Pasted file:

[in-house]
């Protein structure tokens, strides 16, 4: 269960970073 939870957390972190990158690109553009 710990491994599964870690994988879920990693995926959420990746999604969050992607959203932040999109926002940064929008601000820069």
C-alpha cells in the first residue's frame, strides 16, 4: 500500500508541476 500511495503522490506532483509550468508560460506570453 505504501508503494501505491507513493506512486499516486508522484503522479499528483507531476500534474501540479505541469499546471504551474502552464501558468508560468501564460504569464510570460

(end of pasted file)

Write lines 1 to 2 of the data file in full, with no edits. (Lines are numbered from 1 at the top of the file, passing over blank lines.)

[in-house]
């Protein structure tokens, strides 16, 4: 269960970073 939870957390972190990158690109553009 710990491994599964870690994988879920990693995926959420990746999604969050992607959203932040999109926002940064929008601000820069």